Support. Don’t Punish Initiatives programme

The #SupportDontPunish Initiatives Programme supports collectives, networks and organisations that represent and/or serve communities disproportionately affected by punitive drug policies to build alternative approaches based on health and human rights, with harm reduction at their core.

The Initiatives Programme‘s first cohort was selected from an incredibly competitive process. The Call for applications, launched in September 2019, received 82 responses of a very high calibre. Applications were assessed by IDPC as well as a group of Support. Don’t Punish campaigners and community representatives from across the world. Six projects, from Argentina, Germany, Myanmar, Nigeria, South Africa and Ukraine, involving four community-led networks, were selected on the basis of their coherent strategy, creativity and collaborative nature.


Argentina | Led by Intercambios A.C.

Intercambios A.C. is a civil society organisation aiming to develop and apply knowledge in addressing drug-related challenges, within the framework of human rights.

Intercambios’ initiative seeks to create spaces for collaboration and strategising between communities disproportionately affected by punitive drug policies, including trans people, sex workers and youth. A series of 4 participatory hackathons will bring together community representatives to define key aims and develop both collective and community-specific work plans that will hinge on dissemination activities in different cities across Argentina (through information booths, social media campaigns, workshops and mural-making) and advocacy with public authorities, both at the federal and state levels.

The Support. Don’t Punish campaign and the messages developed through the initiative will also be central at the 18th National Drug Policy Conference, at the Federal Parliament, in June 2020.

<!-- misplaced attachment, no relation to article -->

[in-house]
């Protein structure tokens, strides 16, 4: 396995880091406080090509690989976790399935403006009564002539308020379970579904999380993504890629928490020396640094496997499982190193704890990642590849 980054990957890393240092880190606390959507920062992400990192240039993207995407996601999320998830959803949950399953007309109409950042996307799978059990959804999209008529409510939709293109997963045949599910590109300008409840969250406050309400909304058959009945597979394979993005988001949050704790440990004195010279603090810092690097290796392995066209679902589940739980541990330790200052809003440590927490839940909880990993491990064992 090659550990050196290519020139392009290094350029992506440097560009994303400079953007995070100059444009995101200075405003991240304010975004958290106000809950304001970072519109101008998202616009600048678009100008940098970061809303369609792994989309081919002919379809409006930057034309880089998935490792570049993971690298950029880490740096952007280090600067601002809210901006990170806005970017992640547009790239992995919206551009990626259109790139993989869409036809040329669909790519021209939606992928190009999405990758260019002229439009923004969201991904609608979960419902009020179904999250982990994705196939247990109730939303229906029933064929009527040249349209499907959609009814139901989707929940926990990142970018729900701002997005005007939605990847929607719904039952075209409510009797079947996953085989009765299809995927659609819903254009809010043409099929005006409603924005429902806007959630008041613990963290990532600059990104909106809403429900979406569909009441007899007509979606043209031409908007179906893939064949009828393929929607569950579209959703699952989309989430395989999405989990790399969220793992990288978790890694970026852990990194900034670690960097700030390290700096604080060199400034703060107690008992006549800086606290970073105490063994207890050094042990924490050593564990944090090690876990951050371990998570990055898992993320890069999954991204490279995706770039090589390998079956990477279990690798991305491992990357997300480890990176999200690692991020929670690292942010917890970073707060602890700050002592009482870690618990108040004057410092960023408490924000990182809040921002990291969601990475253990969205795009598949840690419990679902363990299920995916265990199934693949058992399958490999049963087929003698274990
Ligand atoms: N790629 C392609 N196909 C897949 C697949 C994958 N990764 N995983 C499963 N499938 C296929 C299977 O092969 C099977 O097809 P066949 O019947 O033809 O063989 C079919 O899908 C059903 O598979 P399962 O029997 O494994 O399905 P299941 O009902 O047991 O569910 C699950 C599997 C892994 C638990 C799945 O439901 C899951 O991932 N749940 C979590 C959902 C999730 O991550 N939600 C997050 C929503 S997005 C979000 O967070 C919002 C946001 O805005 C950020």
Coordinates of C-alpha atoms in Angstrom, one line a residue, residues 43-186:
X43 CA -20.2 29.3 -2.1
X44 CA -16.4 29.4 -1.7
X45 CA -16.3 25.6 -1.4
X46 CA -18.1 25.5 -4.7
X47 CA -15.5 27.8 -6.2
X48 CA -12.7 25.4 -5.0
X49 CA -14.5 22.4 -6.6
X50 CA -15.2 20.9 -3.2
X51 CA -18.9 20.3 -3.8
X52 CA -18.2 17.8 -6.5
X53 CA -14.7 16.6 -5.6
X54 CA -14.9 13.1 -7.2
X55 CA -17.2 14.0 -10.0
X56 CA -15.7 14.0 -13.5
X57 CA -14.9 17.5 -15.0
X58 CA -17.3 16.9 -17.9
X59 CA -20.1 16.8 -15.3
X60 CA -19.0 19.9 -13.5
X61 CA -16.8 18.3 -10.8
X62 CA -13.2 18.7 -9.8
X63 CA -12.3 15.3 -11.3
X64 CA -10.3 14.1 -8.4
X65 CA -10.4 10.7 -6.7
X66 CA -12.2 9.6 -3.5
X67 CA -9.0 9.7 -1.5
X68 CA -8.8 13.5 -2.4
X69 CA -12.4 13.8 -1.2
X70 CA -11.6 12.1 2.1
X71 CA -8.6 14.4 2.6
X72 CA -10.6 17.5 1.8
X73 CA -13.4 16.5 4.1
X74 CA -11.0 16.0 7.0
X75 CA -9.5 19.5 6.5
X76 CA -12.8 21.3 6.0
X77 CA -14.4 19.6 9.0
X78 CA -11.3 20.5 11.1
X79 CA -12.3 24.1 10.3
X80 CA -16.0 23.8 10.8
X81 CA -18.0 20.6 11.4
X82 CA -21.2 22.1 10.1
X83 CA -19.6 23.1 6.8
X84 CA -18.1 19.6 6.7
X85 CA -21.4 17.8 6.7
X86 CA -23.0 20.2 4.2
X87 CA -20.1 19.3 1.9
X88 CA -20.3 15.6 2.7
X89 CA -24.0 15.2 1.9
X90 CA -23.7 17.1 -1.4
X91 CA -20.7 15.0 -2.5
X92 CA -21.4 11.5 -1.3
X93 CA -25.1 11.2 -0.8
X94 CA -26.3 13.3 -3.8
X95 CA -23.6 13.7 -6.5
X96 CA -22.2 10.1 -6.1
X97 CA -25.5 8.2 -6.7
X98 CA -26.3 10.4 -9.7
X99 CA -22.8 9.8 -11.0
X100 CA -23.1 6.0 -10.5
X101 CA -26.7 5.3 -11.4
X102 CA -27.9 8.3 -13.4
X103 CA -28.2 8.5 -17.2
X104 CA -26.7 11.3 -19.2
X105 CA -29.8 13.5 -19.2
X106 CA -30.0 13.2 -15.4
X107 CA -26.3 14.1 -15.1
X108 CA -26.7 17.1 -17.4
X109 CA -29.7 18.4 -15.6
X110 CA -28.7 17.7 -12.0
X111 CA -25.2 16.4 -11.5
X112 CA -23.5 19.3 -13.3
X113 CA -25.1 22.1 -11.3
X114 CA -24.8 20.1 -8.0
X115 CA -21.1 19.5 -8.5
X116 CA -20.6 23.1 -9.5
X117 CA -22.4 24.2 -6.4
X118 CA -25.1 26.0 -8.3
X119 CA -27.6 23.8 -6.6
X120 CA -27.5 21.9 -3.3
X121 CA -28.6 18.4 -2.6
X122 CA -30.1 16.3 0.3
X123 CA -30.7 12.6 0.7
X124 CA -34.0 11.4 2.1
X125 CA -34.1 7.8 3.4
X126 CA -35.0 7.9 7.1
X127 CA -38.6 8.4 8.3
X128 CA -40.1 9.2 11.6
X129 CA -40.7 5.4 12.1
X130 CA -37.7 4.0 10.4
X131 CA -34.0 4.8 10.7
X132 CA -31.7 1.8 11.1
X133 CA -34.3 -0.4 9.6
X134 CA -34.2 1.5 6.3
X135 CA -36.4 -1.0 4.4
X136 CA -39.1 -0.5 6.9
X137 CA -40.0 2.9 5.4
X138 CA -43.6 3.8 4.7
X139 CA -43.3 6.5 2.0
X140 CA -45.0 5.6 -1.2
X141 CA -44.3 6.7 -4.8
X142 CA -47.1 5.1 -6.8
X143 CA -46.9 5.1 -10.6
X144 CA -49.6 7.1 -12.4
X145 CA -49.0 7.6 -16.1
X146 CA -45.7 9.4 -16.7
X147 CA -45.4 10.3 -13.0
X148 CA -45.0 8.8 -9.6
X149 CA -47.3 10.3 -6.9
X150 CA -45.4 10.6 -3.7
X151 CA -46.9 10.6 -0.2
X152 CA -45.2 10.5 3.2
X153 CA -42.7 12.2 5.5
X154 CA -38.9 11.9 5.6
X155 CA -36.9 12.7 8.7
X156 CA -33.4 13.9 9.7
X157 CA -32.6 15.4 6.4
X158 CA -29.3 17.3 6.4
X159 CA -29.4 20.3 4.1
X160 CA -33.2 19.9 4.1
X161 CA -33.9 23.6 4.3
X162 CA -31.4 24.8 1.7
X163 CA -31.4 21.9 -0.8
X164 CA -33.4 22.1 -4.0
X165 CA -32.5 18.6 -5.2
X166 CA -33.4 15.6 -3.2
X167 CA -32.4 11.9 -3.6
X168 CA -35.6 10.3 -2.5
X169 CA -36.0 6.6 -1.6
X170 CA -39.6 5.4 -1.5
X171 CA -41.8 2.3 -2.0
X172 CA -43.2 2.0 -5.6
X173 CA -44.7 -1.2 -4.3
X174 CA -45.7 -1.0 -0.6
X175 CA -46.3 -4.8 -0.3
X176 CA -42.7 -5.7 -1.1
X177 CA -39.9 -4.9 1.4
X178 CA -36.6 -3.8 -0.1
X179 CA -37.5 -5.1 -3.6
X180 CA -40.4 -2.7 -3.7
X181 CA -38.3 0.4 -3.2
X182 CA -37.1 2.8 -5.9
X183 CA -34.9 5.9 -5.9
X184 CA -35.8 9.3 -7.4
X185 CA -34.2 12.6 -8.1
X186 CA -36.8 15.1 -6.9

(Activities may change in response to the risks posed by the COVID-19 pandemic. This information will be updated accordingly.)


Germany | Led by BerLun

BerLun is a community-led network of Russian-speaking people who use drugs in Berlin.

BerLun’s initiative involves five planned events from December 2019 to the 2020 Global Day of Action, on 26 June. In December, BerLun will organise weekly training sessions on how to overcome self-stigmatisation and overcome trust issues with the aim of developing capacity within community members to become peer activists and educators. In February, BerLun, alongside local students, will co-organise a seminar discussing the impact of the “war on drugs” in the EECA region amongst people who use drugs and vulnerable migrants, providing attendees the opportunity to build new partnerships between civil society, the Academy and decision-makers. In May, a photo exhibition will showcase the challenges faced by people who use drugs and the impact of repressive drug policies. This will be a chance to start a dialogue on the negative impact on the right to health and the role of the “war on drugs” in fuelling the HIV and HCV epidemics, as well as the overdose crisis. Finally, the Global Day of Action in June will begin with a seminar to highlight the challenges faced by migrants in the EECA region. This event will provide the opportunity to invite participants to join efforts to decriminalise people who use drugs, support harm reduction and end the “war on drugs”. A short video of the day will be produced and used as a dissemination resource.

(Activities may change in response to the risks posed by the COVID-19 pandemic. This information will be updated accordingly.)


Myanmar | Led by the Drug Policy Action Group (DPAG)